Skip to main content

Scientists investigate supermassive black hole ancestor from universe's 'cosmic dawn'

Early in our universe's history, a strange object formed. Studying the object in archival data, scientists now find that it appears to be somewhere between a galaxy and a quasar (distant objects powered by black holes a billion times as massive as our sun.)

Researchers investigating the object in a new study have termed the object, dubbed GNz7q, the "ancestor of a supermassive black hole," as it was created just 750 million years after the Big Bang took place, sparking our universe 13.8 billion years ago.

"The discovered object connects two rare populations of celestial objects, namely dusty starbursts and luminous quasars, and thereby provides a new avenue toward understanding the rapid growth of supermassive black holes in the early universe," lead study author Seiji Fujimoto, a postdoctoral fellow based at the Niels Bohr Institute, University of Copenhagen, said in a university statement (opens in new tab).

Related: The best Hubble Space Telescope images of all time!

An artist's depiction of a dusty cosmic object from the early days of the universe. (Image credit: ESA/Hubble, N. Bartmann)

The team spotted the object in archival data gathered by the Hubble Space Telescope through a project called the Great Observatories Origins Deep Survey (GOODS), which links Hubble and other space observatories to survey the deep universe, according to the Space Telescope Research Institute in Baltimore, which operates Hubble.

It's common for new discoveries to be made from such archival data revisited with the latest techniques and models, but the strange object is still noteworthy because it is in a particularly well-studied patch of sky called GOODS North.

"GNz7q is a unique discovery that was found just at the center of a famous, well-studied sky field — it shows that big discoveries can often be hidden just in front of you," Gabriel Brammer, a co-author on the new research and an astronomer at the Niels Bohr Institute of the University of Copenhagen, said in a statement (opens in new tab). "It's unlikely that discovering GNz7q within the relatively small GOODS-North survey area was just 'dumb luck,' but rather that the prevalence of such sources may in fact be significantly higher than previously thought."

The red dot in the right-hand image marks GNz7q; the panel on the left shows the object's position within GOODS North. (Image credit: NASA, ESA, Garth Illingworth (UC Santa Cruz), Pascal Oesch (UC Santa Cruz, Yale), Rychard Bouwens (LEI), I. Labbe (LEI), Cosmic Dawn Center/Niels Bohr Institute/University of Copenhagen, Denmark)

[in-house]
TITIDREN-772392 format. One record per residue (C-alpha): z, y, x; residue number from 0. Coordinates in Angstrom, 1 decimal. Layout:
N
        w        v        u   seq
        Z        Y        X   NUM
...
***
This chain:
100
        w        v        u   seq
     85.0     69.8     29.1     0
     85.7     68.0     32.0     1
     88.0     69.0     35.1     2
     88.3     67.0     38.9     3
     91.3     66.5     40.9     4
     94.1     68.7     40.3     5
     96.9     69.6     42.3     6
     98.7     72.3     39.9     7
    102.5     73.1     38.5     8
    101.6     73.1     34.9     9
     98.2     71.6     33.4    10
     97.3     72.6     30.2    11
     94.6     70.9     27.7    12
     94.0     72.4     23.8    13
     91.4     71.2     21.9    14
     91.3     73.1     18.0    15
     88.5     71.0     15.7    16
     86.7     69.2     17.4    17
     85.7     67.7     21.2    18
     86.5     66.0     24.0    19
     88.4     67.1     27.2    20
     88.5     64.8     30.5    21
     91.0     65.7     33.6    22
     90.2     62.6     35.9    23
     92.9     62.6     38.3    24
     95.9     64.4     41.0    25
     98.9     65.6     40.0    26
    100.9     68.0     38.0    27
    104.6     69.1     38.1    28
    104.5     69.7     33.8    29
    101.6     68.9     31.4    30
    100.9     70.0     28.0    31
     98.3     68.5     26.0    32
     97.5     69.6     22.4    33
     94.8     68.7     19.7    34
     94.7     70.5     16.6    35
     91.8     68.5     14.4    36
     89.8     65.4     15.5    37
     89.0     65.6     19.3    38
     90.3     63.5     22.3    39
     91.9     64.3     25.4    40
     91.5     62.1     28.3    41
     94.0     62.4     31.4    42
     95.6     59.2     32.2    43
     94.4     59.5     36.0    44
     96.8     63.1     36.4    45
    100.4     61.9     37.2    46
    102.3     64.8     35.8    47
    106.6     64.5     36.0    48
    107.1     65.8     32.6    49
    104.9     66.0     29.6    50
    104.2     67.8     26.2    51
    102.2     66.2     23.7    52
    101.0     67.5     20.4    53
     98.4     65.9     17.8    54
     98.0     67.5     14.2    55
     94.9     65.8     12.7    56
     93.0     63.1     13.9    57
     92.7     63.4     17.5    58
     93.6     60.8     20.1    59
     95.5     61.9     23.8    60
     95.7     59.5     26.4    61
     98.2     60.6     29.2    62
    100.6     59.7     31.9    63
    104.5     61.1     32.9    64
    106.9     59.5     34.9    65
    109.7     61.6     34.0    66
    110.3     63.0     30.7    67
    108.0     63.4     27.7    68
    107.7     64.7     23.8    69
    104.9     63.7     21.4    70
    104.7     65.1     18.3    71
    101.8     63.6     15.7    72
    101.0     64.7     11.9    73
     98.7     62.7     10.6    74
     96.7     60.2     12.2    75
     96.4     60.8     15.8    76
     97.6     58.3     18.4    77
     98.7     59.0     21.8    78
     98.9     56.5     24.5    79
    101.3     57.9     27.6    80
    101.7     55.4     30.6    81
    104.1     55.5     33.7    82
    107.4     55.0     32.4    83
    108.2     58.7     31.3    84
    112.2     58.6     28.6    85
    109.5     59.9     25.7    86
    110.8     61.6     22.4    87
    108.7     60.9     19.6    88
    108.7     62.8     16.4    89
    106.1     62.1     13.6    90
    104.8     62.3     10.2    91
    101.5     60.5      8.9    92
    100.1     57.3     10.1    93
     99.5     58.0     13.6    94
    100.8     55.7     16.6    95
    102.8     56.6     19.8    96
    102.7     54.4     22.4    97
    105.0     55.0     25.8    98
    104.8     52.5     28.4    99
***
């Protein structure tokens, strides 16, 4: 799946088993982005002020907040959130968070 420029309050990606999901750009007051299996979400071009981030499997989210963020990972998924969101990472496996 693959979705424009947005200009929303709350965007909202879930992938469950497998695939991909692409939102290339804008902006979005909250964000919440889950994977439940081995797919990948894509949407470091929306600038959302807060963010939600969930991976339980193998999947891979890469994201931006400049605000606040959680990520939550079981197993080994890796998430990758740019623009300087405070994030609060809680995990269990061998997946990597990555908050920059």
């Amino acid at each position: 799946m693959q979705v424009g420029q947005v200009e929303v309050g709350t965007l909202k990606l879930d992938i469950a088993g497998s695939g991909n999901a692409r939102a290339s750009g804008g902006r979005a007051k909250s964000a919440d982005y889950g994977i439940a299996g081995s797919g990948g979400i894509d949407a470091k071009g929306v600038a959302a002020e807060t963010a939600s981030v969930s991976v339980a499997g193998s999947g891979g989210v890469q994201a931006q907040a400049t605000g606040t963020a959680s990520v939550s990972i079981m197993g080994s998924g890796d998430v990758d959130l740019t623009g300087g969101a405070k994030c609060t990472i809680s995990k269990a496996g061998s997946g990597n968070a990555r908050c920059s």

GNz7q is located in a region of intense star birth, in a galaxy that forms stars roughly 1,600 times faster than our own galaxy, the Milky Way. As these stars are formed, they generate cosmic dust, which causes the galaxy to glow in infrared light — so bright that its dust makes it more luminous than any other known object of its era, the researchers said in the same statement.

Researchers think that GNz7q represents a transition phase that has not yet been spotted so early in the universe's history. The object's origins may tell scientists more about how supermassive black holes evolve, as it may reveal more about how the interplay of gas and dust could influence the growth of a black hole, the team suggested. 

"Although luminous quasars had already been found even at the earliest epochs of the universe, the transition phase of rapid growth of both the black hole and its star-bursting host had not been found at similar epochs," Brammer said in the University of Copenhagen statement.

Given that GNz7q's properties match well with the theory, Brammer added, indications are "GNz7q is the first example of the transitioning, rapid growth phase of black holes at the dusty star core, an ancestor of the later supermassive black hole."

The Hubble Space Telescope seen in orbit around Earth. (Image credit: NASA)

The team plans to scour other datasets from high-resolution surveys, as well as forthcoming information from the James Webb Space Telescope that should see first light around June.

"Fully characterizing these objects and probing their evolution and underlying physics in much greater detail will become possible with the James Webb Telescope. Once in regular operation, Webb will have the power to decisively determine how common these rapidly growing black holes truly are," Fujimoto said.

A study based on the research was published (opens in new tab) in Nature on Wednesday (April 13).

Follow Elizabeth Howell on Twitter @howellspace (opens in new tab). Follow us on Twitter @Spacedotcom (opens in new tab) or Facebook. 

Join our Space Forums to keep talking space on the latest missions, night sky and more! And if you have a news tip, correction or comment, let us know at: community@space.com.

Elizabeth Howell
Staff Writer, Spaceflight

Elizabeth Howell, Ph.D., is a staff writer in the spaceflight channel since 2022. She was contributing writer for Space.com (opens in new tab) for 10 years before that, since 2012. As a proud Trekkie and Canadian, she also tackles topics like diversity, science fiction, astronomy and gaming to help others explore the universe. Elizabeth's on-site reporting includes two human spaceflight launches from Kazakhstan, three space shuttle missions in Florida, and embedded reporting from a simulated Mars mission in Utah. She holds a Ph.D. and M.Sc. in Space Studies from the University of North Dakota, and a Bachelor of Journalism from Canada's Carleton University. Elizabeth is also a post-secondary instructor in communications and science since 2015. Her latest book, Leadership Moments from NASA, is co-written with astronaut Dave Williams. Elizabeth first got interested in space after watching the movie Apollo 13 in 1996, and still wants to be an astronaut someday.